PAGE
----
Author: John Ormerod, W3Partnership Limited

Date: December 2016


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This article is part of a 4 paper series covering  “Open Source” tools available to help developers when creating REST/JSON APIs. The tools covered are those that I have used on projects and then returned to for subsequent development activities.

The tools  will be covered in categories, as follows:

Part 1

  • API Definition
  • Unit Testing

Part 2

  • Calling APIs: Test Clients

Part 3

  • Function and Load Tests
    • SoapUI
    • JMeter

Part 4

  • Mocking back-end services

In part one we will look in detail at the following;

  • JSON Editor Online (creating JSON)
  • JSON Formatter and Validator and JSON Lint (formatting and validation)
  • JSON Lint (syntax Validation)
  • JSON Schema and Schema Guru Web (schema generation)
  • JSON Schema Validator (validating JSON against its schema)
  • Using JUnit for running unit tests during a build for:
    • validation of JSON and XML against a schema
    • transformations to/from XML and JSON

Some of the tools were recommended by colleagues on projects, some I discovered and the rest were mandated for use on a project.  I hope you will find the way I have shared my experiences of these tools, to be useful and interesting, and will investigate and use some of them yourself.

I recently worked on a simple demo application. This app, for an integration platform, provides the examples in this paper. The app integrates calls from two API providers and works as follows:

  • Enter a postal code
  • Receive a 5-day rain forecast, which will show the predicted rainfall for each day.

There are essentially two types of API development:

  • Ones that provide access to back-end services on a web server
  • Ones that integrate back-end APIs to create new functionality

My experience has been with the latter (WSO2 and MuleSoft), though most, if not all, of the tools covered here are applicable to both types of development.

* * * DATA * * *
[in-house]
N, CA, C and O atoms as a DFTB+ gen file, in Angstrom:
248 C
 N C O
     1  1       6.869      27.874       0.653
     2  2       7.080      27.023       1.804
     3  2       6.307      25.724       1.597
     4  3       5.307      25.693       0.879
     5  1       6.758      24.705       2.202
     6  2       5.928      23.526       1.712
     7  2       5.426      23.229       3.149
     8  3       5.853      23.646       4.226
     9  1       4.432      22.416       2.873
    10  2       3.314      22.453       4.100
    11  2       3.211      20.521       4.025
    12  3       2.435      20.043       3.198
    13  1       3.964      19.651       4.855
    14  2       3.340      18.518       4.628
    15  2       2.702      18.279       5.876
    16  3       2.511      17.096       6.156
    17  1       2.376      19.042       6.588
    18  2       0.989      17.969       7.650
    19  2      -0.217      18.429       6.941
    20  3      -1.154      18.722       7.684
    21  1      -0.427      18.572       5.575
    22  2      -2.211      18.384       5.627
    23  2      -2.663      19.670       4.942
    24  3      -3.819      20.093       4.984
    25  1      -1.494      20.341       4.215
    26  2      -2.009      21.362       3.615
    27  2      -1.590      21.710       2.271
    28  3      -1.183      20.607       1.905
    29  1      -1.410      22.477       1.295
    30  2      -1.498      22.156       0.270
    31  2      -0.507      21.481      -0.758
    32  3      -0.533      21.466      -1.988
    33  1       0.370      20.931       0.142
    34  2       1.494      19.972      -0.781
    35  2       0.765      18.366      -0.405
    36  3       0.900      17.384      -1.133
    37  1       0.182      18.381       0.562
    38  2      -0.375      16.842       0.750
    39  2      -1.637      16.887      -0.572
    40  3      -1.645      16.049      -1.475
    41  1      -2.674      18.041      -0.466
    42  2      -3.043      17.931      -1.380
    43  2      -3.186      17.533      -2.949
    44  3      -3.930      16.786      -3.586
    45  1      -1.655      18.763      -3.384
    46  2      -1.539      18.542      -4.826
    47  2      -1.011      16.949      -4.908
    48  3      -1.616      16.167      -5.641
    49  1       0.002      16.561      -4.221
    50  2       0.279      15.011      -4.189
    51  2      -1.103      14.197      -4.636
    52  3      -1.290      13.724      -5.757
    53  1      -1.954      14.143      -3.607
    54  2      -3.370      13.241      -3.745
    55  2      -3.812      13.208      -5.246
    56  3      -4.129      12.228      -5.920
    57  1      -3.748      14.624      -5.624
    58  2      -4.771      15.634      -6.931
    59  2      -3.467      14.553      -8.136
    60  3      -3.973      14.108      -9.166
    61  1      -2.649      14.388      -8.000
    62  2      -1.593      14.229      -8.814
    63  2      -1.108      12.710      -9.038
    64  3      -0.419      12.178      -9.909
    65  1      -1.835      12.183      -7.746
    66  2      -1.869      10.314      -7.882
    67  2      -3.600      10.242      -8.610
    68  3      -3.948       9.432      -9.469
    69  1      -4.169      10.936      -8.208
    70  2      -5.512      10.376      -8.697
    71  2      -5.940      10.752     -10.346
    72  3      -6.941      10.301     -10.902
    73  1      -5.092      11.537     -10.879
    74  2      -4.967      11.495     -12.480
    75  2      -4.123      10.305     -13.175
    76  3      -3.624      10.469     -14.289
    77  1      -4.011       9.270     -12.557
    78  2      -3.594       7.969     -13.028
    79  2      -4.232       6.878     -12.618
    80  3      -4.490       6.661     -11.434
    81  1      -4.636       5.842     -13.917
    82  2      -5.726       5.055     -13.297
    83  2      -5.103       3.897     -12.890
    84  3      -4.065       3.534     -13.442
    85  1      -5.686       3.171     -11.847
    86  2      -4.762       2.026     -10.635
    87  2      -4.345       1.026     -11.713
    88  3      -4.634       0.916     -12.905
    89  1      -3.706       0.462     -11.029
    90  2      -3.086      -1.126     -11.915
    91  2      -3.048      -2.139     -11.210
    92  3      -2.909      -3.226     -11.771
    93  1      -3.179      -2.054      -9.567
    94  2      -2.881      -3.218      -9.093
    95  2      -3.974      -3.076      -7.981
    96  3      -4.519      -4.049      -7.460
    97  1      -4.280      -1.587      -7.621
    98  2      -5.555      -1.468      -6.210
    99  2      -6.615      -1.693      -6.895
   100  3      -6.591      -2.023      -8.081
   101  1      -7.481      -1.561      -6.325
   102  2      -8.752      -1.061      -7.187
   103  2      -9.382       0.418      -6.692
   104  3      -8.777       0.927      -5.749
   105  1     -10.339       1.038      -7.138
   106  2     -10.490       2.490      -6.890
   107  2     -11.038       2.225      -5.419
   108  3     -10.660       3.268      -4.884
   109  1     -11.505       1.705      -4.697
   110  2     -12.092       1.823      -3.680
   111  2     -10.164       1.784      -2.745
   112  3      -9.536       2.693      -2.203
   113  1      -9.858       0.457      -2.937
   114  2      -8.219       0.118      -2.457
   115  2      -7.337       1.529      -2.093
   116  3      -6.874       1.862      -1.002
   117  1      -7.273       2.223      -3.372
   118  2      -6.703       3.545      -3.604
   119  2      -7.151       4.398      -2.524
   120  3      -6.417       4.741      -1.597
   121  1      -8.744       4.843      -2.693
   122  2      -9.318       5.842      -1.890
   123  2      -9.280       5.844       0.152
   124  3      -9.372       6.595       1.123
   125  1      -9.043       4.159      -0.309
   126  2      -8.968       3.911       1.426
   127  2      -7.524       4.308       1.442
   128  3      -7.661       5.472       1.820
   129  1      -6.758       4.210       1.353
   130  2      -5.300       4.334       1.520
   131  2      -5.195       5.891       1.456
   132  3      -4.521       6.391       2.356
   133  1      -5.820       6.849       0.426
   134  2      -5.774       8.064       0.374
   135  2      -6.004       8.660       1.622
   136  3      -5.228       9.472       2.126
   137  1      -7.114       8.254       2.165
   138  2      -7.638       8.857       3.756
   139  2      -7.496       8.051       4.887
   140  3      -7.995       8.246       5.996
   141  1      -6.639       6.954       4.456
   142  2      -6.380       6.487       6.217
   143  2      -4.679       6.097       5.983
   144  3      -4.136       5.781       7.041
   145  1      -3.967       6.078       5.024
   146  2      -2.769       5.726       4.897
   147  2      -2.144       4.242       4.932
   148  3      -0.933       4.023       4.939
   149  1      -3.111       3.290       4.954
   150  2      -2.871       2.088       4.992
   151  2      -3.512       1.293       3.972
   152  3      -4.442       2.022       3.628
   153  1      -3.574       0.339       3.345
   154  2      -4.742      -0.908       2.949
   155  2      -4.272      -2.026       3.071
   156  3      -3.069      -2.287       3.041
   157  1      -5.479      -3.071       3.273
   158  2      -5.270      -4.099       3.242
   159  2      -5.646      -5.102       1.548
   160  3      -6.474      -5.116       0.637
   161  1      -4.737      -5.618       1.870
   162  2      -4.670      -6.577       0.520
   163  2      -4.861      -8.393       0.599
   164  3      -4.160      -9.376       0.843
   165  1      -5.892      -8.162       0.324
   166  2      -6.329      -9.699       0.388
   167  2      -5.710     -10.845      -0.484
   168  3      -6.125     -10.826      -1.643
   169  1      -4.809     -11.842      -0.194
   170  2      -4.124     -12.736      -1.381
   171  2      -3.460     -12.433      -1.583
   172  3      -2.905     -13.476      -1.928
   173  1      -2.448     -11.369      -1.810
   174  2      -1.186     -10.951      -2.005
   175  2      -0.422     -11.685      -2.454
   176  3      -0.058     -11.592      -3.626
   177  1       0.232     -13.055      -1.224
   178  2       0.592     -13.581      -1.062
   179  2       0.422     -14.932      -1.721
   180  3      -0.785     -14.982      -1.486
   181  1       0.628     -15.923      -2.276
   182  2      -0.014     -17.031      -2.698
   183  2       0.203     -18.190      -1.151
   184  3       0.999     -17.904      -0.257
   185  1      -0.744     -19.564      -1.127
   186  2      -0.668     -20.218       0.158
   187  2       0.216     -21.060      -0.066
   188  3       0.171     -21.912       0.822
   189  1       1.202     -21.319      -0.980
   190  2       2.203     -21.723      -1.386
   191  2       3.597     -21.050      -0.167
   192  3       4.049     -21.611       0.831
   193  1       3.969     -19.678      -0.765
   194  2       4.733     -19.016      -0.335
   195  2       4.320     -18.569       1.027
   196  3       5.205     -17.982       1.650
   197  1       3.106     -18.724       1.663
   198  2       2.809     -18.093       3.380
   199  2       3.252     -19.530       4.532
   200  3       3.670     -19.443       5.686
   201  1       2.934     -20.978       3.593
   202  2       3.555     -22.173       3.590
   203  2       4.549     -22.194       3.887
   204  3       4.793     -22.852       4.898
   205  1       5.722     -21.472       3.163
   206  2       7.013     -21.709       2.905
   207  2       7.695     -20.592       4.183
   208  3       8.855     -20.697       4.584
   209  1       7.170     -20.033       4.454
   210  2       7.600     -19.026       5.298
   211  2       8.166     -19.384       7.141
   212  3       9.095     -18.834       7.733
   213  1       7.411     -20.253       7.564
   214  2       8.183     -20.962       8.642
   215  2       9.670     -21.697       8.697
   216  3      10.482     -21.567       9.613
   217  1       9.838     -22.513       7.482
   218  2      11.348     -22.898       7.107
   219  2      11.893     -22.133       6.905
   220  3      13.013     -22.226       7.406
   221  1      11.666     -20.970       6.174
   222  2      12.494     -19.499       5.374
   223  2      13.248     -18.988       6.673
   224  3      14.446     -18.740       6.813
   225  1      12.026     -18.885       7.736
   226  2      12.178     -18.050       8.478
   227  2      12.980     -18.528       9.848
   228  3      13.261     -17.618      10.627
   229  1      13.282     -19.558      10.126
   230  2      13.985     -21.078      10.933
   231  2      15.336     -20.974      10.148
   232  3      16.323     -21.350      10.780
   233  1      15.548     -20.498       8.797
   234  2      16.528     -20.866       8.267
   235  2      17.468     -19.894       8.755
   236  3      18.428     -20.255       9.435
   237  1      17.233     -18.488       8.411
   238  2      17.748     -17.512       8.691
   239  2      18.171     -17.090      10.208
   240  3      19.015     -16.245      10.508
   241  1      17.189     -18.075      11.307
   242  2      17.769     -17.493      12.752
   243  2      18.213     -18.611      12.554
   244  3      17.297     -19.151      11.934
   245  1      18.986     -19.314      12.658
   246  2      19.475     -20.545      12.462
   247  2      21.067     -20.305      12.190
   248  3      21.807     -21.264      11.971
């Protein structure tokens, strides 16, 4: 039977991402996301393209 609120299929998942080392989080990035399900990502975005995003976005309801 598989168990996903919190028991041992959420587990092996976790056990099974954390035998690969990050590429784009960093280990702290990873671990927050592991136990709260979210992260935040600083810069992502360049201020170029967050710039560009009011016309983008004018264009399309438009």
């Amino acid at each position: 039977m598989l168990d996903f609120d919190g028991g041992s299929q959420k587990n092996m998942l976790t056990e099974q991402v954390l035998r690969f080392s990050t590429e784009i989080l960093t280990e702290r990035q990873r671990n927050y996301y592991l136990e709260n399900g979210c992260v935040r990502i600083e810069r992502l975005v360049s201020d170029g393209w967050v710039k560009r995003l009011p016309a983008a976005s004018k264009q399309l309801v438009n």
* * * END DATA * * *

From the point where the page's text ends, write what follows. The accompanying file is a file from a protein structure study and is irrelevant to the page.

API Definition

There are two primary initiatives for defining an API that have arisen:

At the time of writing, these are competing specifications, for which Swagger has support from the largest number of organisations. As the author of a comparison between the two  states: “However, RAML has very good features, and I expect the Open API Initiative to pick some of the best parts from many different specifications, as it tries to standardize.” See: REST API Documentation Part 2 — Swagger, RAML, and Open API

It is not the intention to cover tools for defining Swagger and RAML here. What is important is the creation of a comprehensive definition of an API and its requests and responses.

JSON Creation

When integrating APIs, the JSON response to GET requests from existing APIs will be pre-defined. However, the response to your API will be created by manipulating responses from the called APIs, and as such, must be designed.

The JSON Editor Online

This  is an easy-to-use tool, where you define the target data structure and it generates the JSON.

If we pick up our example demo application;

5-day rain forecast for a postal code

What we want is an array of 5 elements, each of which has a date and rainfall value.

The first step is to add the result object




Then an array of forecasts


Enter forecast



Now add a JSON Object to hold the date and rain values